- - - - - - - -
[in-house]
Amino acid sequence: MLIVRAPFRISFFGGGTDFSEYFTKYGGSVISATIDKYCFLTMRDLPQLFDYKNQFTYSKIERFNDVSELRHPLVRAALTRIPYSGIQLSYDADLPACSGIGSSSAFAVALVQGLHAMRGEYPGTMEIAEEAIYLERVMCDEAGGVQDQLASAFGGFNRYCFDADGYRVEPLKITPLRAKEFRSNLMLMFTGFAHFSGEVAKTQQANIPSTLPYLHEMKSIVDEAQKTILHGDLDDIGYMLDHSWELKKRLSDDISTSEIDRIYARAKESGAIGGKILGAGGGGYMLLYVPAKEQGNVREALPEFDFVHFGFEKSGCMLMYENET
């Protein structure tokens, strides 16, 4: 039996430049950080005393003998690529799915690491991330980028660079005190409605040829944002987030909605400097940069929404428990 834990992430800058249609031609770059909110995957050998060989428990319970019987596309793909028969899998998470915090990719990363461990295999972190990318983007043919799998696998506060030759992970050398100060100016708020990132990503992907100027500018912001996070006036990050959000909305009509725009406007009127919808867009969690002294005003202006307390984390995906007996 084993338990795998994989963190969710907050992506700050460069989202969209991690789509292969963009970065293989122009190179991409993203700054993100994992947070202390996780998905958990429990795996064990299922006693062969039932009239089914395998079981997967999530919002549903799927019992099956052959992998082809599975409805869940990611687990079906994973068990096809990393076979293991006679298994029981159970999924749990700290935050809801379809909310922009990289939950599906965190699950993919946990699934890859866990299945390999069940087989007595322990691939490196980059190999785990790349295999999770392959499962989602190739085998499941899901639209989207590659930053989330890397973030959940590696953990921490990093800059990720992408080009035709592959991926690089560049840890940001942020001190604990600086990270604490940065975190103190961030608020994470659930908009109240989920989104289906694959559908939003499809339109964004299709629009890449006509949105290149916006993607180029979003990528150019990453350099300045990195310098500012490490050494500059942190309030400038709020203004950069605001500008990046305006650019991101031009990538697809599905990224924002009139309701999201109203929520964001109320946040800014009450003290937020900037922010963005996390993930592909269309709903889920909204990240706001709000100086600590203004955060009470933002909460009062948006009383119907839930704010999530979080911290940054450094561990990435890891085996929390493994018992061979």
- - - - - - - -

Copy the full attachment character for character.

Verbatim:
[in-house]
Amino acid sequence: MLIVRAPFRISFFGGGTDFSEYFTKYGGSVISATIDKYCFLTMRDLPQLFDYKNQFTYSKIERFNDVSELRHPLVRAALTRIPYSGIQLSYDADLPACSGIGSSSAFAVALVQGLHAMRGEYPGTMEIAEEAIYLERVMCDEAGGVQDQLASAFGGFNRYCFDADGYRVEPLKITPLRAKEFRSNLMLMFTGFAHFSGEVAKTQQANIPSTLPYLHEMKSIVDEAQKTILHGDLDDIGYMLDHSWELKKRLSDDISTSEIDRIYARAKESGAIGGKILGAGGGGYMLLYVPAKEQGNVREALPEFDFVHFGFEKSGCMLMYENET
């Protein structure tokens, strides 16, 4: 039996430049950080005393003998690529799915690491991330980028660079005190409605040829944002987030909605400097940069929404428990 834990992430800058249609031609770059909110995957050998060989428990319970019987596309793909028969899998998470915090990719990363461990295999972190990318983007043919799998696998506060030759992970050398100060100016708020990132990503992907100027500018912001996070006036990050959000909305009509725009406007009127919808867009969690002294005003202006307390984390995906007996 084993338990795998994989963190969710907050992506700050460069989202969209991690789509292969963009970065293989122009190179991409993203700054993100994992947070202390996780998905958990429990795996064990299922006693062969039932009239089914395998079981997967999530919002549903799927019992099956052959992998082809599975409805869940990611687990079906994973068990096809990393076979293991006679298994029981159970999924749990700290935050809801379809909310922009990289939950599906965190699950993919946990699934890859866990299945390999069940087989007595322990691939490196980059190999785990790349295999999770392959499962989602190739085998499941899901639209989207590659930053989330890397973030959940590696953990921490990093800059990720992408080009035709592959991926690089560049840890940001942020001190604990600086990270604490940065975190103190961030608020994470659930908009109240989920989104289906694959559908939003499809339109964004299709629009890449006509949105290149916006993607180029979003990528150019990453350099300045990195310098500012490490050494500059942190309030400038709020203004950069605001500008990046305006650019991101031009990538697809599905990224924002009139309701999201109203929520964001109320946040800014009450003290937020900037922010963005996390993930592909269309709903889920909204990240706001709000100086600590203004955060009470933002909460009062948006009383119907839930704010999530979080911290940054450094561990990435890891085996929390493994018992061979």